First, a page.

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Court places six-month cap on involuntary detention of mental-health patients

Osgoode Hall in Toronto, where the Ontario Court of Appeal is housed. Five judges said unanimously on Tuesday that the province’s Mental Health Act lacks fair procedures to protect people like P.S. who are detained more than six months.

J.P. Moczulski/J.P. Moczulski/The Globe and Mail

Mental-health authorities in Ontario have lost their power to hold patients for more than six months, after a court ruling in the case of a pedophile detained for 19 years under the province's mental-health law.

The 56-year-old man, who can be identified only as P.S., was imprisoned for 45 months, beginning in 1992, for sexually assaulting a 12-year-old boy in a YMCA washroom. When his sentence ended, he was "gated" – detained immediately by mental-health authorities, certified as a pedophile and committed to a maximum-security hospital.

The doctor who committed P.S. said he did not need maximum security, but no other hospital would take him. Deaf since birth, and with poor sign-language skills, he received little treatment in his 19 years in hospital, and none in prison. An Ontario tribunal that reviewed P.S.'s case regularly had no power to order that he be placed in a supervised facility in the community. One tribunal member even protested 15 years ago that P.S. had been given an illegal "life sentence."

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Five judges of the Ontario Court of Appeal said unanimously on Tuesday that the province's Mental Health Act lacks fair procedures to protect people like P.S. who are detained more than six months. It also said the hospital that held him, now known as Waypoint Centre for Mental Health Care in Penetanguishene, violated his equality rights as a deaf person by failing to provide him with the treatment services in sign language that might have helped reduce the risk he posed.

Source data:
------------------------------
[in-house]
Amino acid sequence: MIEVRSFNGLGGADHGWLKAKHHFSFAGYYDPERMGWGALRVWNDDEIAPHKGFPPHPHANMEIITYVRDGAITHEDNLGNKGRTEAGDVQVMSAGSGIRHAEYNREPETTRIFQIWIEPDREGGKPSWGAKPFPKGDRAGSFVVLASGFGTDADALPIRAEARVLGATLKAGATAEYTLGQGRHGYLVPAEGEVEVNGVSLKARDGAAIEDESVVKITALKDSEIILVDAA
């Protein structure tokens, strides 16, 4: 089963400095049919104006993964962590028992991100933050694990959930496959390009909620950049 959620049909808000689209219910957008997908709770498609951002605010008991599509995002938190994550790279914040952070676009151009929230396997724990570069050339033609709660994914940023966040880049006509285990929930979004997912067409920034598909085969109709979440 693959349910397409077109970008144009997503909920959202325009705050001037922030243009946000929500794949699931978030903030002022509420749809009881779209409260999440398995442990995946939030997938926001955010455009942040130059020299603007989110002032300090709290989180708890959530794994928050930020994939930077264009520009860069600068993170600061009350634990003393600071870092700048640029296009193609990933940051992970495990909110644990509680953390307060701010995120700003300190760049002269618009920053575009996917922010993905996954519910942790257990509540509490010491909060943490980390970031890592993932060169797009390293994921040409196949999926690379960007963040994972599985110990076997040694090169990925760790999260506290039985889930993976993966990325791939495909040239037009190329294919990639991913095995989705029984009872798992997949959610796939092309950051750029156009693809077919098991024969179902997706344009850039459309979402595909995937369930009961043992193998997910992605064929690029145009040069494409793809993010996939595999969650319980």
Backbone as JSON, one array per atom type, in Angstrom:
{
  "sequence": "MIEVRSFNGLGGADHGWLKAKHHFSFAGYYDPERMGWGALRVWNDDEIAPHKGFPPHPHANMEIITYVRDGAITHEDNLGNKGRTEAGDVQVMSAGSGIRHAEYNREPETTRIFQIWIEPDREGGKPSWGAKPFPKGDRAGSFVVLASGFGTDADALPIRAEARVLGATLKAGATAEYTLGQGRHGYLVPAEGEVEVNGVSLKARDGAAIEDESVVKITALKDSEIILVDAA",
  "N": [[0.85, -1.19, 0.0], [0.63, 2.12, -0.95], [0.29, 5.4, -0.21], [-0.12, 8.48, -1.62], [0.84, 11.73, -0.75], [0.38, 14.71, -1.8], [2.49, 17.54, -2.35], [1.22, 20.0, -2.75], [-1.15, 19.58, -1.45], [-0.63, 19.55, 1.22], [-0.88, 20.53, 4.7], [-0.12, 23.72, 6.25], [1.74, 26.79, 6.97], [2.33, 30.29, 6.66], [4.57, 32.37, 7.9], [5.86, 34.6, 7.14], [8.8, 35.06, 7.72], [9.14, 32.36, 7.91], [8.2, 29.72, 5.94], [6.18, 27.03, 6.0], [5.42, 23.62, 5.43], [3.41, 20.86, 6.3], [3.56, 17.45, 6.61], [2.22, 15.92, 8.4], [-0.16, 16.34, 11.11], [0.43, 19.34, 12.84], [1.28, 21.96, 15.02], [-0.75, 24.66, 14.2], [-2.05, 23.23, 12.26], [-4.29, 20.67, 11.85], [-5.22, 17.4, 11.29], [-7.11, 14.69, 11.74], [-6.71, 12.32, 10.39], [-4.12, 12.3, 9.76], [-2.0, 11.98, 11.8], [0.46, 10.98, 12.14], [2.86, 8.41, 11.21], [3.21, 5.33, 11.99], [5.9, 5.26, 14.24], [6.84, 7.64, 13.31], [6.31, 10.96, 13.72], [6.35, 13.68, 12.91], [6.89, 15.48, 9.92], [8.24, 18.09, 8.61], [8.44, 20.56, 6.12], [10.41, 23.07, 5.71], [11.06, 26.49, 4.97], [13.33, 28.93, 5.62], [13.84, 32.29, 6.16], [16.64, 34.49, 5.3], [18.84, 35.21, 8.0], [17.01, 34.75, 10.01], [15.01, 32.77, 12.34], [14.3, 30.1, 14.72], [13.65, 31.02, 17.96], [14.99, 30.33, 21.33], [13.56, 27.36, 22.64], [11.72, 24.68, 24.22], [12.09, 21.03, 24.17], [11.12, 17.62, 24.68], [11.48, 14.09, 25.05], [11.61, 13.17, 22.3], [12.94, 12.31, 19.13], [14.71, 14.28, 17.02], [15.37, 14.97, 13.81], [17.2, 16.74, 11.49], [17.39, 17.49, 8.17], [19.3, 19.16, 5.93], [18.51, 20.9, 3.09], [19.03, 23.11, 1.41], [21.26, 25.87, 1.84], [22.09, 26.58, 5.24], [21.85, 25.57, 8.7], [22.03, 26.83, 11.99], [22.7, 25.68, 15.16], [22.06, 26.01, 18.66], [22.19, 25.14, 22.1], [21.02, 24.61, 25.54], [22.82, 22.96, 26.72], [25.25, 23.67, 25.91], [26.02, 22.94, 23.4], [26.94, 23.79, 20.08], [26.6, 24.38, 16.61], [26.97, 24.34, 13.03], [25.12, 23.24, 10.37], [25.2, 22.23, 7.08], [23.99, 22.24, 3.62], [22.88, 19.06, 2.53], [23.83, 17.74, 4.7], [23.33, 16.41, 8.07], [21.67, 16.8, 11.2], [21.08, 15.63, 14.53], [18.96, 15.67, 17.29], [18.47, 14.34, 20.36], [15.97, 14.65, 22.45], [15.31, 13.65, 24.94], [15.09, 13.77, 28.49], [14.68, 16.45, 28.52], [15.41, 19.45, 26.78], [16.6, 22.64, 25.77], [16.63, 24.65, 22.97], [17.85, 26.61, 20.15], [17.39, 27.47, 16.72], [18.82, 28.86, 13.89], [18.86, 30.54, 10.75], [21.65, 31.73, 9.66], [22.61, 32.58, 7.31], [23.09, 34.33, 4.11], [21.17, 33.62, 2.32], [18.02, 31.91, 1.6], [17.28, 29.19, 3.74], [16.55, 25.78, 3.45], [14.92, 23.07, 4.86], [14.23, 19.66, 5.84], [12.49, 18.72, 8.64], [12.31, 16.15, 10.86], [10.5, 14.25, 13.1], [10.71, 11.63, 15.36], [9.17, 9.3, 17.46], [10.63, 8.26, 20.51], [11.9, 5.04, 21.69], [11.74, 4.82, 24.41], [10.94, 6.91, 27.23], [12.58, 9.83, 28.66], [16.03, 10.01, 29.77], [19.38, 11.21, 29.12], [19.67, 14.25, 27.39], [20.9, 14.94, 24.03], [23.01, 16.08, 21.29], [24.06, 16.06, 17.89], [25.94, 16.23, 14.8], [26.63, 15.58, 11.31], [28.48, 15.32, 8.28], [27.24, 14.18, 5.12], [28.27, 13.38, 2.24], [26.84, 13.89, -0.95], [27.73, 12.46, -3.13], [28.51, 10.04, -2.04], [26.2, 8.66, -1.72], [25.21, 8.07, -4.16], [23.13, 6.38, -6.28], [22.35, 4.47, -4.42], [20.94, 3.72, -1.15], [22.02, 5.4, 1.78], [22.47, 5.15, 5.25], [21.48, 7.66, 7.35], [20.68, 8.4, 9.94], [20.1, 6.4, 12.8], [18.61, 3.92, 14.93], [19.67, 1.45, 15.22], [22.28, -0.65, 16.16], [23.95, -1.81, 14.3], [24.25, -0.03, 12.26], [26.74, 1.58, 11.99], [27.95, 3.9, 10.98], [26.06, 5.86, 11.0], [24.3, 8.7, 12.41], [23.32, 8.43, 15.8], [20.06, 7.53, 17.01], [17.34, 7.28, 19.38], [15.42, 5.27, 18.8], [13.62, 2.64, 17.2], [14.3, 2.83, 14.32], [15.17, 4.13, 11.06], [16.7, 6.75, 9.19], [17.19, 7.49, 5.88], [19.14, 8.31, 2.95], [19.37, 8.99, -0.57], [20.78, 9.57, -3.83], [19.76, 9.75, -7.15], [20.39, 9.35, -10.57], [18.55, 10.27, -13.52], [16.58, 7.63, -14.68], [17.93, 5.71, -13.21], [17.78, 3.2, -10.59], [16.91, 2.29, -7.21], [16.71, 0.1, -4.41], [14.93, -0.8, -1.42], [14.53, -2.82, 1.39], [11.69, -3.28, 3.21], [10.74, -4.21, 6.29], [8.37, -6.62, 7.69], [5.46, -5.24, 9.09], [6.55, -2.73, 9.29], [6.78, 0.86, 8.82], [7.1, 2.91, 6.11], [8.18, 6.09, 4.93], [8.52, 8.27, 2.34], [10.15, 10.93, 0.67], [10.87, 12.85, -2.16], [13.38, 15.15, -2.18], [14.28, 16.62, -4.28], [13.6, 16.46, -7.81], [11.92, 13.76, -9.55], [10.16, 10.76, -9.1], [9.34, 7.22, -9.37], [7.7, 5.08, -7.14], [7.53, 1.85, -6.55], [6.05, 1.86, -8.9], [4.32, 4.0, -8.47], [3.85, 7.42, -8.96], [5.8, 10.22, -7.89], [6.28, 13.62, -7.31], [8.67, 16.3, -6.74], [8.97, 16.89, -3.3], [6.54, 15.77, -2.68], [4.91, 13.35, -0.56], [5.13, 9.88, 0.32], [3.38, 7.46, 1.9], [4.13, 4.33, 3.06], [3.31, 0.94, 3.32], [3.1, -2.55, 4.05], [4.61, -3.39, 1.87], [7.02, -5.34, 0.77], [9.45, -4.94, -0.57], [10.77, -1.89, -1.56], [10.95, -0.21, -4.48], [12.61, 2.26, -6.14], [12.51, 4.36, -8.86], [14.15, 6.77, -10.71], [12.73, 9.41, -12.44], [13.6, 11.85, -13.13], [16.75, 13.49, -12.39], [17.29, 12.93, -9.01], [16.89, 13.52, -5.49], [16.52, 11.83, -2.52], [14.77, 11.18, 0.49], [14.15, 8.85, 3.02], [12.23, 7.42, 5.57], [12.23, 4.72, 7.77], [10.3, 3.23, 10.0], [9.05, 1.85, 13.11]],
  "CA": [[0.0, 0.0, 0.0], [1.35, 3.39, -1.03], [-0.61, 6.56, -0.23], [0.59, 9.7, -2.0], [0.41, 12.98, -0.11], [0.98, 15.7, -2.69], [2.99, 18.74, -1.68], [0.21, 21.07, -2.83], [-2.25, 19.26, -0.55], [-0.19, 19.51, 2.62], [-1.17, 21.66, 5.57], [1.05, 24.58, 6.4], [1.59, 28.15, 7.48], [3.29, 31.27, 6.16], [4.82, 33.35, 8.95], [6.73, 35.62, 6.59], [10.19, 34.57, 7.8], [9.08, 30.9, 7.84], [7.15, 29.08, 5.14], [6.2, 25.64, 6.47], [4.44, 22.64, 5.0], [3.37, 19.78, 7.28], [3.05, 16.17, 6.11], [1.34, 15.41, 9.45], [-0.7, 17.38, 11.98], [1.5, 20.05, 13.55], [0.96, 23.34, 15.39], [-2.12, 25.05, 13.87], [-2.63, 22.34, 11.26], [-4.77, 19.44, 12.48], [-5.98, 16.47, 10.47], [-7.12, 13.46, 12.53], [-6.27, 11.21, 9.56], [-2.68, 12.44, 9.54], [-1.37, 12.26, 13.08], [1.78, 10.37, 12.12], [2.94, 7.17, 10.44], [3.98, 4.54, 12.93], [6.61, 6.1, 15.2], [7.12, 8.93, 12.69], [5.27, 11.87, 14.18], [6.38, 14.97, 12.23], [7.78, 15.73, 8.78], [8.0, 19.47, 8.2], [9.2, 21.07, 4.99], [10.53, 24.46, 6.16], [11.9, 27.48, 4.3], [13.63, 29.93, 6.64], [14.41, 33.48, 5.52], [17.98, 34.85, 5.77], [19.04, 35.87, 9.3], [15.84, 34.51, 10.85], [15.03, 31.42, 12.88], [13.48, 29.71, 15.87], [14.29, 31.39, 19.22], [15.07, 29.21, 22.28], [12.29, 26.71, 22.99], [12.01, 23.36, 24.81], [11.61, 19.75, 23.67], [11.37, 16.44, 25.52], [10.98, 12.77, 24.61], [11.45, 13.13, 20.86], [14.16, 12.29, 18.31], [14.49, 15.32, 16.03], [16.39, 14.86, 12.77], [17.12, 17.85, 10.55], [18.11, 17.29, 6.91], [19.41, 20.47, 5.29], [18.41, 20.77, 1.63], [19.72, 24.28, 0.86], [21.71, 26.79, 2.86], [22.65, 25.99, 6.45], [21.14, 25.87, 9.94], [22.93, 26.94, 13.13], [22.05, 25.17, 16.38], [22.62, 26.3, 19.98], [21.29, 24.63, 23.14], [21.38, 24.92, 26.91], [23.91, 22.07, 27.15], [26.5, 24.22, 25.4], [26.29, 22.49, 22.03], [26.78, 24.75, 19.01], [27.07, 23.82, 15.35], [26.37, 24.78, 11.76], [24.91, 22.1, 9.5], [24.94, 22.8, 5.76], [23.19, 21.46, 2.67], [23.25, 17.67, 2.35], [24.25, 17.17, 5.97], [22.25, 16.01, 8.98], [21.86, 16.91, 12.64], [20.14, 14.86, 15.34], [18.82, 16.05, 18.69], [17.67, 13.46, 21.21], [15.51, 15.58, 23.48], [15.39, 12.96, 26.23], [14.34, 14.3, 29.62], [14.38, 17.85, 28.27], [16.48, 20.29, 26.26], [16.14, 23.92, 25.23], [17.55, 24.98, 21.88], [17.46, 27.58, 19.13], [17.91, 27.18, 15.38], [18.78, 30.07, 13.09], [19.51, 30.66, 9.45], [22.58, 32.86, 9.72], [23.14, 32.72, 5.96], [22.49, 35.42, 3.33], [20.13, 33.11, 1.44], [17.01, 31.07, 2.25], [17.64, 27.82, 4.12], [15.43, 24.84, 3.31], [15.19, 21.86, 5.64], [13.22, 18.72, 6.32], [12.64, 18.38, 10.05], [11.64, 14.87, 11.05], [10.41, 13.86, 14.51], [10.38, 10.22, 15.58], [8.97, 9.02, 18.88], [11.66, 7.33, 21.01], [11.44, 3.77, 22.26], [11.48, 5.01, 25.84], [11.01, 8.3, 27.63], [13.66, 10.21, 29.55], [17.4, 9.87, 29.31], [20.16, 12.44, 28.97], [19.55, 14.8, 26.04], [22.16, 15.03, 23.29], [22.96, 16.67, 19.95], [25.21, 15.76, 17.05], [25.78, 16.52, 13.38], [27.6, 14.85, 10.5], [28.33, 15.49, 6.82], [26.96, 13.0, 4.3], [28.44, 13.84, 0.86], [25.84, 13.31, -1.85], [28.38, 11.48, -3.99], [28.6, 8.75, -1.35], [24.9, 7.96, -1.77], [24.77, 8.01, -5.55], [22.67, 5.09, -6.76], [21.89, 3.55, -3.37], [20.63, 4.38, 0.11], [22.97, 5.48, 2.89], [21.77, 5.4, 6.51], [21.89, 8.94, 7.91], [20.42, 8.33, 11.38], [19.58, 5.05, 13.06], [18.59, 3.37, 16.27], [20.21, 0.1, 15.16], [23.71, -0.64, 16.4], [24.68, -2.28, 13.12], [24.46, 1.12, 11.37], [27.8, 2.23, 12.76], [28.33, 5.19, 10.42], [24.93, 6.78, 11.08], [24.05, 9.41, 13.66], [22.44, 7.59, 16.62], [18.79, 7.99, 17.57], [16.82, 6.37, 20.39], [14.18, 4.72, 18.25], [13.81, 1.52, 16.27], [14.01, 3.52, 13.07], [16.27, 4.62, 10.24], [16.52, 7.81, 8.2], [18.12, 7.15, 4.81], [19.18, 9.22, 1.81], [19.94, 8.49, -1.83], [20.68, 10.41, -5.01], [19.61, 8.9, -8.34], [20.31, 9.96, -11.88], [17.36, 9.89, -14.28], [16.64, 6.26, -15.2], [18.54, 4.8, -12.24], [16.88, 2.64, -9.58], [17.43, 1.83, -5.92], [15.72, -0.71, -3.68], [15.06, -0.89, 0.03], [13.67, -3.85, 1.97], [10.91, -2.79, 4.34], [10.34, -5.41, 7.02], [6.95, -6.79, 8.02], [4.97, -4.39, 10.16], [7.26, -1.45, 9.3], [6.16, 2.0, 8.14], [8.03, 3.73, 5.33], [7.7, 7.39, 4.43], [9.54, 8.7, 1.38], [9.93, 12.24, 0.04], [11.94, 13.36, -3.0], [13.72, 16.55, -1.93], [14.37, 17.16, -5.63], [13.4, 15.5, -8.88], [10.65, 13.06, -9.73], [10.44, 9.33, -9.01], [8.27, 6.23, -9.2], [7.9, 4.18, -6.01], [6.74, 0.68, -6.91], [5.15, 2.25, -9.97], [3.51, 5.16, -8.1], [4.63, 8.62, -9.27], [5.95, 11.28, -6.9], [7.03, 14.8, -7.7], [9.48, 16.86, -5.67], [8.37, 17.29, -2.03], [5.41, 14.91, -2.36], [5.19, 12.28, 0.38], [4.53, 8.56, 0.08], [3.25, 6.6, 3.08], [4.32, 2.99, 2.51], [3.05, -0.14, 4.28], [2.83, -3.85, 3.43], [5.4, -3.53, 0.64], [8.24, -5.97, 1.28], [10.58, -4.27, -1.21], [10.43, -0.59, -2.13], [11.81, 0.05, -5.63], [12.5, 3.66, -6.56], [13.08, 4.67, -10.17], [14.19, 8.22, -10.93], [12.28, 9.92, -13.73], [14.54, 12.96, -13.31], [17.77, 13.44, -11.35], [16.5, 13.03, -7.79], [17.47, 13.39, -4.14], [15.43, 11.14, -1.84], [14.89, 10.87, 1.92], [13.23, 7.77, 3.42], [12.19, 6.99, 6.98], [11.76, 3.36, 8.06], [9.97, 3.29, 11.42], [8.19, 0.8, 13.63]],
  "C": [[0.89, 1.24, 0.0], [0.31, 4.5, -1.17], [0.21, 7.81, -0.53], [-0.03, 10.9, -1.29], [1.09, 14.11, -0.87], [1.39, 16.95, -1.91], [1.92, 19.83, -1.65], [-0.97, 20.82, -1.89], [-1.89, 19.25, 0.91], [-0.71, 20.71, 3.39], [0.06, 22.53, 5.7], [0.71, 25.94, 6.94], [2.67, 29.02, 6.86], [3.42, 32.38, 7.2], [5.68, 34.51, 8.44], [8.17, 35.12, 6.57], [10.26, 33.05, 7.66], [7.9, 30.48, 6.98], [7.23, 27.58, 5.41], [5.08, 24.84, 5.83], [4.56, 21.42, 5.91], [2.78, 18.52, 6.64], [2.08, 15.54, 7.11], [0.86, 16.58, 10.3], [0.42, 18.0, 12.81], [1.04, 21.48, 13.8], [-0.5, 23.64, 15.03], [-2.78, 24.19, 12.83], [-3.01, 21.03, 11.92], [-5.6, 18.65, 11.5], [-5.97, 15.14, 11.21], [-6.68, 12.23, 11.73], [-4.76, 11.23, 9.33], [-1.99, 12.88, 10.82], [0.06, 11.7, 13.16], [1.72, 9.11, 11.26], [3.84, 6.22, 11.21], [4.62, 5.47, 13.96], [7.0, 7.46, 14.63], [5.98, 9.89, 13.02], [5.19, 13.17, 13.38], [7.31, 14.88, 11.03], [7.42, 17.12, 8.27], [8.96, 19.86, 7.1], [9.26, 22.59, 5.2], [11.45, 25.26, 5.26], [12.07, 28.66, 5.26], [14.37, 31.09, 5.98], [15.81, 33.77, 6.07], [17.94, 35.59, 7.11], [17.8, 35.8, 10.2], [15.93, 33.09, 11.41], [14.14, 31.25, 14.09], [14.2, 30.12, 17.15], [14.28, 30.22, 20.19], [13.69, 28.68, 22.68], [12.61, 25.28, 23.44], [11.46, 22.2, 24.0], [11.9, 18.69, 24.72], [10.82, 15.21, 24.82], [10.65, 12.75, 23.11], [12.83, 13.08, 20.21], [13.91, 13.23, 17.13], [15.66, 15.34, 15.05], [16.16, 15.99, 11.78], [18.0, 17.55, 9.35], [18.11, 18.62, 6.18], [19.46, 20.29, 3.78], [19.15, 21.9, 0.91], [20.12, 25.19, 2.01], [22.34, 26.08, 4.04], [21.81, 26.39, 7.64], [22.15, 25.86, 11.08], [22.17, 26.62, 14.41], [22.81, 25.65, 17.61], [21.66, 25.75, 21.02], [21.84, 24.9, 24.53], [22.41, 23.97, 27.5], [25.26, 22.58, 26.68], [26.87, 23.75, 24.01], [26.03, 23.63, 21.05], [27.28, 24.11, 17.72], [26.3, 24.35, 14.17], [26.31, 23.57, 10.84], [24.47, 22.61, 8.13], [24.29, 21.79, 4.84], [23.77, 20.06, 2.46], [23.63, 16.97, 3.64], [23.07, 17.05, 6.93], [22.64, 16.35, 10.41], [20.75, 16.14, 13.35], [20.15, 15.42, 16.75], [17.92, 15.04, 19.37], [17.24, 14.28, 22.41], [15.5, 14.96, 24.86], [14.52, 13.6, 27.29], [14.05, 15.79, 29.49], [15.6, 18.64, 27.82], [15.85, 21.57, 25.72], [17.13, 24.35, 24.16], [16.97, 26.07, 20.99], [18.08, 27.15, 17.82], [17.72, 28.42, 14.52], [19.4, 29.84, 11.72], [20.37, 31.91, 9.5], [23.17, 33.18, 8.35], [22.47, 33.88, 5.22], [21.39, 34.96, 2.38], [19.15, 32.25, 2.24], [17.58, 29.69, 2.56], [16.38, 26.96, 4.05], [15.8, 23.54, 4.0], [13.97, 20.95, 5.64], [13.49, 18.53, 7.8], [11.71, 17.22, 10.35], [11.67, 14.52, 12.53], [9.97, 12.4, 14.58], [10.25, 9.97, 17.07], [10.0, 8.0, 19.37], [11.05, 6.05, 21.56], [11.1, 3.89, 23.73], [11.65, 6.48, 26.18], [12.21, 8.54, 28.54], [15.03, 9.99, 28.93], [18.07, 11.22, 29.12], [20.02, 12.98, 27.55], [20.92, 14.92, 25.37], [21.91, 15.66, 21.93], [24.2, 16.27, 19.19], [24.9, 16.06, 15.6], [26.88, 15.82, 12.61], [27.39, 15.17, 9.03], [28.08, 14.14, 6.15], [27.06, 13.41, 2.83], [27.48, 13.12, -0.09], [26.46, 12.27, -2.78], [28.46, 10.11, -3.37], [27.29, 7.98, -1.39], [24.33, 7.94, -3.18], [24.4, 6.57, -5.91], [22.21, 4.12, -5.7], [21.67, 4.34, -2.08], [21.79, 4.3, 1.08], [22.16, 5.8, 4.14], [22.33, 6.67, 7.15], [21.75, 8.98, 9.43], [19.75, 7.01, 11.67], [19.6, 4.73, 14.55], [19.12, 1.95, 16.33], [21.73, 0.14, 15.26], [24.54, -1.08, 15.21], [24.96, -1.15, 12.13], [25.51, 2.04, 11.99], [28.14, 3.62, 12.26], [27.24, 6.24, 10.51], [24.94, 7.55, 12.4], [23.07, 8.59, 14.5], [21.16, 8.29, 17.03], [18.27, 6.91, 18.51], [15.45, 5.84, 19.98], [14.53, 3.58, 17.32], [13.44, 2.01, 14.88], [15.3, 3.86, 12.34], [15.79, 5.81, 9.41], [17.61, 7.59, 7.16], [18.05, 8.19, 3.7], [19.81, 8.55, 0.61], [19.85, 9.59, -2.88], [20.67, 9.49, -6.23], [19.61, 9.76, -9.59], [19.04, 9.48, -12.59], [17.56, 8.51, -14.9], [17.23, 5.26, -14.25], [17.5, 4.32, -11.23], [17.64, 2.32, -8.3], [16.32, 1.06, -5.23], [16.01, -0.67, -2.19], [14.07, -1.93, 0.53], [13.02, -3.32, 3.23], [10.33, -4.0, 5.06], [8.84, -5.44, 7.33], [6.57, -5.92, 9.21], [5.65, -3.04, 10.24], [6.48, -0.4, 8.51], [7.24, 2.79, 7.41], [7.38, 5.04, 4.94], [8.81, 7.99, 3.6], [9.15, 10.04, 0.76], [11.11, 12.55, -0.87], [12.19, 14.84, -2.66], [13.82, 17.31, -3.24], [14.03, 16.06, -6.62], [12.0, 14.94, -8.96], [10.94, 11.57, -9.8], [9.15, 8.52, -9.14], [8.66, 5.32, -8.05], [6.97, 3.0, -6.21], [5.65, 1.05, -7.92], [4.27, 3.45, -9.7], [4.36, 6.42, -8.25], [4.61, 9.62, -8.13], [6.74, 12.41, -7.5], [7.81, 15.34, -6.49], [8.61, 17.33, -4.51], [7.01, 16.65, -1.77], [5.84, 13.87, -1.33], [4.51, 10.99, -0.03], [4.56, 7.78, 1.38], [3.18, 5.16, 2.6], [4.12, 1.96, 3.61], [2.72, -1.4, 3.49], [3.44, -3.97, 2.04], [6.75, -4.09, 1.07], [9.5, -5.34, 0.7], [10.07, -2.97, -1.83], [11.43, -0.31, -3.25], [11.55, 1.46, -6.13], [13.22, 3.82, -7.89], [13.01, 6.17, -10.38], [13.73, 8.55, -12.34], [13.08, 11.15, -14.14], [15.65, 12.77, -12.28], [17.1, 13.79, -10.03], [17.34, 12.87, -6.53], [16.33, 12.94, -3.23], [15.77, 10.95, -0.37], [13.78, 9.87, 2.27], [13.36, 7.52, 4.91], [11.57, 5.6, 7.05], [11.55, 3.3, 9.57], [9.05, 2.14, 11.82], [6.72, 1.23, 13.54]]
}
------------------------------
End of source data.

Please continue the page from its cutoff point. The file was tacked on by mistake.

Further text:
The constitutionality of "gating" was not directly at issue in the case. The court said people detained for mental-health reasons, no less than those detained for national security reasons or because they have been declared not criminally responsible for a crime owing to a mental disorder, need a fair review process to ensure their liberty is restricted no more than necessary.

The court altered the Mental Health Act by capping detention at roughly six months, but suspended its ruling for a year to allow the government time to rewrite the law if it chooses. Currently, 2 per cent of all uses of civil detention under the Mental Health Act last longer than six months, the court noted. (It did not say how many people that amounts to, and a spokesman for the Health Ministry was not able to provide the figure on Tuesday.)

Brendan Crawley, a spokesman for the Ministry of the Attorney-General, said the government is carefully reviewing the ruling.

As for P.S., he is now in limbo, and the judges expressed the hope that his future could be worked out without any more court battles.

"It used to be you could renew certificates of involuntary detention practically indefinitely, whereas now the court has said only for six months unless the government is going to revise the legislation to reflect the concerns raised in the case," Mercedes Perez, a lawyer for P.S., said in an interview.

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